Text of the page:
I look at the photo of my father as a boy, maybe six, maybe seven.  He sits on the floor cross-legged, one in a row of seven children who sit in the first row in front of the adults at what looks to be a wedding shot.  My grandparents are there too, in the corner first row standing behind the seated adults, which include the wedding couple.

 I guess they are a married couple because the woman in white carries a bouquet but she has no veil.  The photo could have been taken in Freud’s time though not in the Vienna of his fame but in Haarlem Holland where my father lived for his entire childhood, and where my father met my mother and from where he took her to Australia before I was born. 

I do not know why there are tears behind my eyes when I look at these photos, something about my inability to make sense of these times and these people, especially of my father and my father’s father and his mother. 

The mystery of these people.  My father’s head is lowered but he lifts his eyes towards the camera as if he mistrusts the person taking the photo and his arms are folded.  Some of the other children in the photo fold their arms as well.  A technique of the photographer in those days to keep the children still, perhaps.  No one smiles as is the custom in these old photos.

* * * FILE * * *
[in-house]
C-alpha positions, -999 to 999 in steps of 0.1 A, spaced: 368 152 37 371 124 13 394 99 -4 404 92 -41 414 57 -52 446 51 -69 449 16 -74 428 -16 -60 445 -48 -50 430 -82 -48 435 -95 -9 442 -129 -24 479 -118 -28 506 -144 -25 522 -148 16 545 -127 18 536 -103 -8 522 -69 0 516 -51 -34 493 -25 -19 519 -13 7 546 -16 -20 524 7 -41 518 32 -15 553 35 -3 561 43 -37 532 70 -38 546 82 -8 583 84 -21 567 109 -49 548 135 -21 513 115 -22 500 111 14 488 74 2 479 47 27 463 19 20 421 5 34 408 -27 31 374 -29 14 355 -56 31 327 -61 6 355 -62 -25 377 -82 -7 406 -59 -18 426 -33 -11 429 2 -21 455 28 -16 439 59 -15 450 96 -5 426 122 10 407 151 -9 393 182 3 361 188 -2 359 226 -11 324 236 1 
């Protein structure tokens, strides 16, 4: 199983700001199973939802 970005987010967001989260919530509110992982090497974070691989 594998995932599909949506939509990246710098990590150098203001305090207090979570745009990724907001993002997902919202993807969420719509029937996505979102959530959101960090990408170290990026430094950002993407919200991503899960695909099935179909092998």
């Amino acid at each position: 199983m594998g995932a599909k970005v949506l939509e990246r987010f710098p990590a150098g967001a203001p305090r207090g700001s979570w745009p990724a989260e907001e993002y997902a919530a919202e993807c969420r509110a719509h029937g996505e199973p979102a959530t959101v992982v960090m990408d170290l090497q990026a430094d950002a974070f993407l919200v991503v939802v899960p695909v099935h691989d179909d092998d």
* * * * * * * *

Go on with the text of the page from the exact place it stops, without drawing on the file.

Several are caught at that moment with eyes closed, including my paternal grandfather, the one who looks to me as though he could never be a relative of mine.  My grandmother, on the other hand, looks like me, the same long face, the angular chin. 

My great grandparents are in this photo, too.  They sit on the side of the bride and I can only assume that this photo was taken at the wedding of my father’s aunt.  Apart from my father I know none of these people, unless I am to include my aunt Nell who might well be the baby in the photo seated on my great grandmother’s knee.  Nell I have met.  Nell who was named after my grandmother, Petronella and after whom by rights I should have been named but by the time I was born my mother tells me, my grandmother Nell was ‘in disgrace’.

‘What did she do?’ I asked.  Asking my mother questions such as these plunges her into a fug of memory to which she does not want to return.  I can see it in her eyes.  That glazed look.  A look that says, must we go there again?  I can’t bear to think on it.  I only want to think about the good times. 

My mother is 94.  I should leave her in peace.  I should not trouble her about these things, but I cannot help myself. 

I worry at these thoughts like a dog at a bone.  I worry at these thoughts as if I am scratching at a wound whose scab is dry and ready to shear off. I know I should leave it scale off without help from me and yet I persist.